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Maybe change loan interest paid from non-deductible to deductible

Posted by joyfulguy (My Page) on
Sun, Jul 12, 09 at 17:30

Many people choose to purchase a reasonably new, if not a new, vehicle and, lacking the money to pay cash, borrow to cover part of the purchase.

Some such purchasers own their own business to conduct which they need the vehicle, which in many cases makes at least part of the interest cost deductible ... but for most of us, that opportunity is not available, so the interest that we pay on such a loan is not deductible.

On the other hand, many persons who choose to do some investing, save some money over a period of time, then buy some mutual funds, stocks or other investments, paying for them with cash.

If they choose to borrow funds in order to make such investments, in many cases the interest paid becomes deductible when one prepares one's income tax.

This is not true in Canada if one puts those investments into one's personal tax-deferred retirement fund, or the new Tax-Free Savings Account.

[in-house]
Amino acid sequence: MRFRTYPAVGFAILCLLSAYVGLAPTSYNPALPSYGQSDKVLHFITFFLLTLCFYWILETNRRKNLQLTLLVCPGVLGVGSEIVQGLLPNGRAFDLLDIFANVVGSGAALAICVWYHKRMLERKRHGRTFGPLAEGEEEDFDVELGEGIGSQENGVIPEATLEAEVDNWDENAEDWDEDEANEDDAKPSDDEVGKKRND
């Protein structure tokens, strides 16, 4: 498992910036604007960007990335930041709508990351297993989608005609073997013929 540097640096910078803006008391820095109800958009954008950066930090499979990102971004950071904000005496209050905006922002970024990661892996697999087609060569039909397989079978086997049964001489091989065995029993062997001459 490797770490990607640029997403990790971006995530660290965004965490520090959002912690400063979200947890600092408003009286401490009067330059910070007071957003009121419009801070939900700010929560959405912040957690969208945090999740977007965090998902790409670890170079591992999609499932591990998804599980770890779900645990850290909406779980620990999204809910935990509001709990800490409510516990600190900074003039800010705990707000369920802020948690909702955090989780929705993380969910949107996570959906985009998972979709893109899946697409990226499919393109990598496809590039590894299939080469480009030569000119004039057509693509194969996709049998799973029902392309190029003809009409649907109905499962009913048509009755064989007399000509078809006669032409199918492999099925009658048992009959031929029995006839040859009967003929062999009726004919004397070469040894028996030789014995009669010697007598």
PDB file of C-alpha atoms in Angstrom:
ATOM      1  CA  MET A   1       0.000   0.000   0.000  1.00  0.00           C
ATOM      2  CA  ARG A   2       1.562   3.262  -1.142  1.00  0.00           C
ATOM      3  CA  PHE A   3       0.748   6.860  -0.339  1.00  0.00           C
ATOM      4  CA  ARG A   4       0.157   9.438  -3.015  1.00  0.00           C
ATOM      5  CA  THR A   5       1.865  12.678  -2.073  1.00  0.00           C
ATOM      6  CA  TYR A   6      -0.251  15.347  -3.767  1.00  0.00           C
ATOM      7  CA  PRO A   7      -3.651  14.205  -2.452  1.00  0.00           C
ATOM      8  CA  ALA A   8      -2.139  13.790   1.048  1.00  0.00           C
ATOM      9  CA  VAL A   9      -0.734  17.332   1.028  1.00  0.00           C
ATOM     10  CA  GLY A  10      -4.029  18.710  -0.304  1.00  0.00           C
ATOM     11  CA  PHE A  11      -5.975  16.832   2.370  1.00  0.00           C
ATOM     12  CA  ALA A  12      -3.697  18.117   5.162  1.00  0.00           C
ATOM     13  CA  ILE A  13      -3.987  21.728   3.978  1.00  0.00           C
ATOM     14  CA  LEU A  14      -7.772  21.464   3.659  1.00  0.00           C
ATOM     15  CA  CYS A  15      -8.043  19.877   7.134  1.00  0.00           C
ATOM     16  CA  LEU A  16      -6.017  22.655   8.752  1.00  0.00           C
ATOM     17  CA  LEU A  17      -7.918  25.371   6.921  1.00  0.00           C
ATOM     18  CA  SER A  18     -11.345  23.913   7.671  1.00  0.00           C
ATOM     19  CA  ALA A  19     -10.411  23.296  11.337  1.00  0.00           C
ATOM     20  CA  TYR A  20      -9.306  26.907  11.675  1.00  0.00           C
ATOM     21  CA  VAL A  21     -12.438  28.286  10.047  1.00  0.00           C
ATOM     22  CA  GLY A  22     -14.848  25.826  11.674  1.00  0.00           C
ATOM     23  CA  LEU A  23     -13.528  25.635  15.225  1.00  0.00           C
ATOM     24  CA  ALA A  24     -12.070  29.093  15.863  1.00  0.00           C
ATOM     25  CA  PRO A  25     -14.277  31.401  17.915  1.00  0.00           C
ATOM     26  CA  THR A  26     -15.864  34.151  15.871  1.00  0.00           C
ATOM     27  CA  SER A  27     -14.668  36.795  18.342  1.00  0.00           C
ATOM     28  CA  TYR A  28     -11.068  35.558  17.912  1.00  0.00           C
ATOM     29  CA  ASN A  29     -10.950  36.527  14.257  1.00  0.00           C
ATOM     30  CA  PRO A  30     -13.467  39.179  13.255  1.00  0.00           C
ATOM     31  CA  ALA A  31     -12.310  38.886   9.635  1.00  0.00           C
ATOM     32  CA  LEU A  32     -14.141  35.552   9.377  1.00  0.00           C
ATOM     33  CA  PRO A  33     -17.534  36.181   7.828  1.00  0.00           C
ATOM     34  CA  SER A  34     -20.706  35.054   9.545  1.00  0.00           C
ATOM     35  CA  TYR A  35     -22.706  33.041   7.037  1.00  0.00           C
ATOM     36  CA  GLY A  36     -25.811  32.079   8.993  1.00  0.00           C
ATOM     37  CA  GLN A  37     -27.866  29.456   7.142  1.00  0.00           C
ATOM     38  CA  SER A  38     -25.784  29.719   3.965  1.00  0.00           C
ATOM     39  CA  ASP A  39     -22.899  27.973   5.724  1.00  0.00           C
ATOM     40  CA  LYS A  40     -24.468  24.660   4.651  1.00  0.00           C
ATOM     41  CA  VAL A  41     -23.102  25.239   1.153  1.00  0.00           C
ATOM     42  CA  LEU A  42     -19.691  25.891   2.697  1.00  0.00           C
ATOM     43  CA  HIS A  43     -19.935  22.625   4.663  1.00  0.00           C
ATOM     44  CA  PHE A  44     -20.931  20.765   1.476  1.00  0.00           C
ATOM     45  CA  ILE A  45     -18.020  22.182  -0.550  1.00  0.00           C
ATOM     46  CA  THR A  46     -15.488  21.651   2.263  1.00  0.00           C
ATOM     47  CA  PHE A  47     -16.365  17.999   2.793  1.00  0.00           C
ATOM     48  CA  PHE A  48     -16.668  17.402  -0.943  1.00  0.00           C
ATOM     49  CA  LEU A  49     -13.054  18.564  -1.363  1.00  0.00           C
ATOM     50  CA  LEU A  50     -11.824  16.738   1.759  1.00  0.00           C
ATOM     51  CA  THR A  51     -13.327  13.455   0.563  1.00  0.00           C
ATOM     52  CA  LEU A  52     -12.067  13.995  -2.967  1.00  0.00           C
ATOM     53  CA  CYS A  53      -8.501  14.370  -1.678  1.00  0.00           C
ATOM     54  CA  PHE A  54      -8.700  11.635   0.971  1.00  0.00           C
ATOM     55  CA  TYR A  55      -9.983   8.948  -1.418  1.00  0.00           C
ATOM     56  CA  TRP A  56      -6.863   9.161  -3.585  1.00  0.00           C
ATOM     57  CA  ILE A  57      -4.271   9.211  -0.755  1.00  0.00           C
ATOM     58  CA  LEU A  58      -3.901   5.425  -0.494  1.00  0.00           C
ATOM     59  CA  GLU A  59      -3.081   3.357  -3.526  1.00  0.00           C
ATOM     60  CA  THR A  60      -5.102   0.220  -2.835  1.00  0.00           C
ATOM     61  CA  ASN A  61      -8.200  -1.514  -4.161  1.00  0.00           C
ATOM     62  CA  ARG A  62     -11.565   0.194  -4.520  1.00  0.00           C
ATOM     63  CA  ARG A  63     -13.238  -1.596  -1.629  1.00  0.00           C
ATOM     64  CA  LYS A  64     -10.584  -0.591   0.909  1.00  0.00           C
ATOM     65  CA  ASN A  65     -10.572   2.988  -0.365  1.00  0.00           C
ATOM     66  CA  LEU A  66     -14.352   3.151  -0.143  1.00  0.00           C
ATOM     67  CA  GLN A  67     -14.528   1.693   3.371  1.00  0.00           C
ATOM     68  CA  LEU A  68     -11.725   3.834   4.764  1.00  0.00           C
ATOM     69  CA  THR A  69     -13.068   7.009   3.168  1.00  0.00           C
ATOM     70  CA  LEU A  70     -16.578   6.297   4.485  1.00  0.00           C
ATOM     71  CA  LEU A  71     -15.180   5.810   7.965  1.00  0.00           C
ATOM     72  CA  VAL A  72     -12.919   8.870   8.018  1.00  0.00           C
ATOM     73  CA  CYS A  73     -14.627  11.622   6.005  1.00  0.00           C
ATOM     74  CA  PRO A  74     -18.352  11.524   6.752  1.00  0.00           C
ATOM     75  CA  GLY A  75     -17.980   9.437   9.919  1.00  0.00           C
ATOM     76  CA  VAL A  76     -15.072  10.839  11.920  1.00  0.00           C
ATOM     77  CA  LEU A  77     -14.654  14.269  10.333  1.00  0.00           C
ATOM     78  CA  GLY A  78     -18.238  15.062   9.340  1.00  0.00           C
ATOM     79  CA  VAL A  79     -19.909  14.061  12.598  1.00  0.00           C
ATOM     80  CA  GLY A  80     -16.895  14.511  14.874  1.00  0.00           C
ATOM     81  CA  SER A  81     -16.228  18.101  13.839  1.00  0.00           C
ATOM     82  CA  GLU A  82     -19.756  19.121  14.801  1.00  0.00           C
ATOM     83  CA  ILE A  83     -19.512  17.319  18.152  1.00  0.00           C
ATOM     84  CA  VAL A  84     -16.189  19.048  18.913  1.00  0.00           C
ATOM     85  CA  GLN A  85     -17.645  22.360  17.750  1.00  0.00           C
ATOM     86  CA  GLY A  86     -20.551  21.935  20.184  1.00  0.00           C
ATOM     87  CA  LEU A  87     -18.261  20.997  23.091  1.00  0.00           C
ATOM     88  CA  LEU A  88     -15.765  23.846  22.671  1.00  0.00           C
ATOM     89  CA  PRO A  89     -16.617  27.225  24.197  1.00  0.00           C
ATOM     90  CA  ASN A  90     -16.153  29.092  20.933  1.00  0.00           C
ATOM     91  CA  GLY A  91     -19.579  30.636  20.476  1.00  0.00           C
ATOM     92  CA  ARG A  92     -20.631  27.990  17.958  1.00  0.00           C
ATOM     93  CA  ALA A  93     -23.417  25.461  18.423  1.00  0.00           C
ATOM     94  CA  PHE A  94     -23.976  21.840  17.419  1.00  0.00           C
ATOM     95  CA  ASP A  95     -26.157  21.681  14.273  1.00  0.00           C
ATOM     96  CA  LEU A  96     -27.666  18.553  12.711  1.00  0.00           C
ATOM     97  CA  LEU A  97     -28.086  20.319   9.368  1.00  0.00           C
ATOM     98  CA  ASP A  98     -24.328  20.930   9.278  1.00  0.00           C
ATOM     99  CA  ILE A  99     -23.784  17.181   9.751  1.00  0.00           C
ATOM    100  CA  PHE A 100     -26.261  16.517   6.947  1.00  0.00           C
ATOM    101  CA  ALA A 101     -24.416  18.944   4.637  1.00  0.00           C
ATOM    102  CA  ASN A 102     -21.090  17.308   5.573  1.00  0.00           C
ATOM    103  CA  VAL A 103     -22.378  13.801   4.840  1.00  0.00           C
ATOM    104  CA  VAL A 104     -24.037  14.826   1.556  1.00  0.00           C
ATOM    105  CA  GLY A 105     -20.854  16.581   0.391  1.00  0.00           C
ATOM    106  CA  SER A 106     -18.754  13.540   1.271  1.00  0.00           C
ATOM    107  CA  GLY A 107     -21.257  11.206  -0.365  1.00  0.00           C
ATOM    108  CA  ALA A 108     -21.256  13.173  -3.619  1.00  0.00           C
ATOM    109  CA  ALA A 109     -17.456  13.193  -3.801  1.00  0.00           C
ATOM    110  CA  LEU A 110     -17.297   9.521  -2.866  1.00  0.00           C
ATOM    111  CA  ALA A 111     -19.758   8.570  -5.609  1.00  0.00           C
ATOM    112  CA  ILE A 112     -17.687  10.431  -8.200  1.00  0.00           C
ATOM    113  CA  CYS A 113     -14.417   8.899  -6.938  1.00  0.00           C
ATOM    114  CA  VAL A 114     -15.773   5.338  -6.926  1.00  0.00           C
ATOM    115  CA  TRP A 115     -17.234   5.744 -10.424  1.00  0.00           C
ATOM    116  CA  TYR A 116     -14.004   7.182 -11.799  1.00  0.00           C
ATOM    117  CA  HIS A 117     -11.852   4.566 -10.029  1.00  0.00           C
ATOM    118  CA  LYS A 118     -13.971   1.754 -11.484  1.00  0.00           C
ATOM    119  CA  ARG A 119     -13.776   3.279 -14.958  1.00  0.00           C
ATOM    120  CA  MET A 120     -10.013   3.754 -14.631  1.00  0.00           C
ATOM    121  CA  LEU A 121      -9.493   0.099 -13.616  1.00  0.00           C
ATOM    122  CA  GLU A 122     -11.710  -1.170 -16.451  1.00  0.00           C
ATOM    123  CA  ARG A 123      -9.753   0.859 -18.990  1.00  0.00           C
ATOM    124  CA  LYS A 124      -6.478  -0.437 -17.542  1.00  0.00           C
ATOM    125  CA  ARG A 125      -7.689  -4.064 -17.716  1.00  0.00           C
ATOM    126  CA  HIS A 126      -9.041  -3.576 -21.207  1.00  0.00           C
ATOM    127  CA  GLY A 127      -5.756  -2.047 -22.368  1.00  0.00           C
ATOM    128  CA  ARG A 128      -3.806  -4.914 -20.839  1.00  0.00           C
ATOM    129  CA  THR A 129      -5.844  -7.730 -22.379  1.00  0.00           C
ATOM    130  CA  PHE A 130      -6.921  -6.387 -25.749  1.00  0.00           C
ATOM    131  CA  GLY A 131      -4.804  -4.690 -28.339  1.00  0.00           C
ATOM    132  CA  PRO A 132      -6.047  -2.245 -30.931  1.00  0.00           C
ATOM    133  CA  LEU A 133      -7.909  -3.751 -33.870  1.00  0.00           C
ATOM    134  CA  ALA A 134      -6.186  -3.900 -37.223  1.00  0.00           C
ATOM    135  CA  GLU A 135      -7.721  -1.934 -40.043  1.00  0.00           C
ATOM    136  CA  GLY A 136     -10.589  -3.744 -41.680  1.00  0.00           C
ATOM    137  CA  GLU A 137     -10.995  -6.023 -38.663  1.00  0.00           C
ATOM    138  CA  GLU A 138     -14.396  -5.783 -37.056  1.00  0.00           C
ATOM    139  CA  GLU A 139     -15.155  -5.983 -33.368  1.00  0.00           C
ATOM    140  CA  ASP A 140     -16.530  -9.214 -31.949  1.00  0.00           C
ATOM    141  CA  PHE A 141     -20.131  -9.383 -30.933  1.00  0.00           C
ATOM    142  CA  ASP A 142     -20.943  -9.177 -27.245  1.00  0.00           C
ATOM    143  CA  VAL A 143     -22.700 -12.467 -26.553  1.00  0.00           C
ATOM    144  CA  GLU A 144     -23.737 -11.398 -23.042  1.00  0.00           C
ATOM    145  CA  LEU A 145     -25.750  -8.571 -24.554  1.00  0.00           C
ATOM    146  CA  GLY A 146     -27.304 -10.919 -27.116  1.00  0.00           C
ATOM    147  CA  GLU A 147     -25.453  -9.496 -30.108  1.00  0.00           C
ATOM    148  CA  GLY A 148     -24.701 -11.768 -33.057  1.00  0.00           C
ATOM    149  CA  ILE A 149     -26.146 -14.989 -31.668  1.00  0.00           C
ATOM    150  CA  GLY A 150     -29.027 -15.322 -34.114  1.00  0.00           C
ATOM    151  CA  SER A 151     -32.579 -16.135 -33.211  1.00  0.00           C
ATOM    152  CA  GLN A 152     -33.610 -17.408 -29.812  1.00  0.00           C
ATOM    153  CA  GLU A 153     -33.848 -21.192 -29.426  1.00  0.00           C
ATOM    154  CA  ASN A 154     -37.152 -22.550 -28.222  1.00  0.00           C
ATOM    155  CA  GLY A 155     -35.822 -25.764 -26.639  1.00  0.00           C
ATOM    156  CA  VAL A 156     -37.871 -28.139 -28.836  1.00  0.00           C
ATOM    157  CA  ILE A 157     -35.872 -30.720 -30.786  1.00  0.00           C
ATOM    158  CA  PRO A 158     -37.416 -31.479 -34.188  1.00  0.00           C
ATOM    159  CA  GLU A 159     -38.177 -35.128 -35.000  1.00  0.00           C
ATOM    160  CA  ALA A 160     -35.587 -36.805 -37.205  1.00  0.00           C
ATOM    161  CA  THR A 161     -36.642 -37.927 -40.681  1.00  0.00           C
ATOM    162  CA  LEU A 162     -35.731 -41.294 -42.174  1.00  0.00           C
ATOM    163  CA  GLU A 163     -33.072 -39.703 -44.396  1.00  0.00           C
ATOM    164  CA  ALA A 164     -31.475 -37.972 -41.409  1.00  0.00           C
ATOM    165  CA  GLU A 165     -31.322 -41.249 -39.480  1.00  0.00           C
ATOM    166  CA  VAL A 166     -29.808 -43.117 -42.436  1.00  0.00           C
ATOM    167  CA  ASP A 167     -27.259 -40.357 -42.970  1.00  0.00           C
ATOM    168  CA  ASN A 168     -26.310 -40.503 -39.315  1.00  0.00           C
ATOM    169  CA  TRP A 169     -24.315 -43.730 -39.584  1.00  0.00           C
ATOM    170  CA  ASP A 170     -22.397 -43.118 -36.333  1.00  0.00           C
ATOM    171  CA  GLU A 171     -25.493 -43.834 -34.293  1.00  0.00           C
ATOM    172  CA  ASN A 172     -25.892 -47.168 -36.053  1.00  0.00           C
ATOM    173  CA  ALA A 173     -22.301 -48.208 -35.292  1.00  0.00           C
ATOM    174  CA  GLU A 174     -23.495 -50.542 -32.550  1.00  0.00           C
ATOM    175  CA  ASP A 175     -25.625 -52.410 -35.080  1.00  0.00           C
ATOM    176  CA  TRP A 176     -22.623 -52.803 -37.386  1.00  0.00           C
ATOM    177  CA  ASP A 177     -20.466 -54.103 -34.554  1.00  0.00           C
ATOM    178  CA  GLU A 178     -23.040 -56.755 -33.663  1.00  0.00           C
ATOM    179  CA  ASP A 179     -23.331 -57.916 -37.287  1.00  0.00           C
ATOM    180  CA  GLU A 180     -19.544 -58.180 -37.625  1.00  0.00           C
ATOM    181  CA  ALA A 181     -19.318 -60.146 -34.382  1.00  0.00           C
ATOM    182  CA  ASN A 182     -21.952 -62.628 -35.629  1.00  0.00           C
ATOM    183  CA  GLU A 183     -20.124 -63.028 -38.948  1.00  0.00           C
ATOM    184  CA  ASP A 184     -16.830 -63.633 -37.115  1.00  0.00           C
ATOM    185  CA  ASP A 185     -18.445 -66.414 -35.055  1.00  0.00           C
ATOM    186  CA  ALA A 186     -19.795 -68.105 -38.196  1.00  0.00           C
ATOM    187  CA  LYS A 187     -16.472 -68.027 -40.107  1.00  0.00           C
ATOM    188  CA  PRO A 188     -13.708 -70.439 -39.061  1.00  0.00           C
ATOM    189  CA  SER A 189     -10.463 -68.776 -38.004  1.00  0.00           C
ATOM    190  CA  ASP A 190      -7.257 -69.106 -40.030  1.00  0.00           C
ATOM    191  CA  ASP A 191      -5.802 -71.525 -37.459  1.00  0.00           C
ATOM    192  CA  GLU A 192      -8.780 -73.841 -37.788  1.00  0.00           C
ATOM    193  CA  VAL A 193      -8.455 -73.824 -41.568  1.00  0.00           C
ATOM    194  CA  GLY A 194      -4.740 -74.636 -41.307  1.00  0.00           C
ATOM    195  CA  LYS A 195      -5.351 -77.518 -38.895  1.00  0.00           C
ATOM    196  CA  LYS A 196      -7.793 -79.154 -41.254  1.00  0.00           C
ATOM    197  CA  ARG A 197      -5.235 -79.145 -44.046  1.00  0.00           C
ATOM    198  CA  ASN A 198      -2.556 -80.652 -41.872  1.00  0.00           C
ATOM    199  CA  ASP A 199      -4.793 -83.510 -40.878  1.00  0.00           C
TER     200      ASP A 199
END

Please check with your local advisors who know the tax implications in your jurisdiction(s) before you take action, trusting that this info is true in your situation.

Good wishes for taking tax considerations into account when you consider the management of your income and assets.

ole joyful


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RE: Maybe change loan interest paid from non-deductible to deduct

Joyful, in the USA a taxpayer can claim investment interest at part of Schedule A itemized deductions up to the amount of net taxble investment income. The investment interest expense cannot be claimed for investments that produce non-taxable income. Investment income, for this purpose, generally does not include qualified dividends and capital gains that are taxed at the capital gains rate. A taxpayer can forego the capital gains treatment of qualified dividends and capital gains on Form 4952 Investment Interest Expense Deduction enabling him to claim a larger amount of investment interest expense.

IRS Pub 550 has details starting on page 31.

Here is a link that might be useful: Pub 550 Investment Income and Expenses


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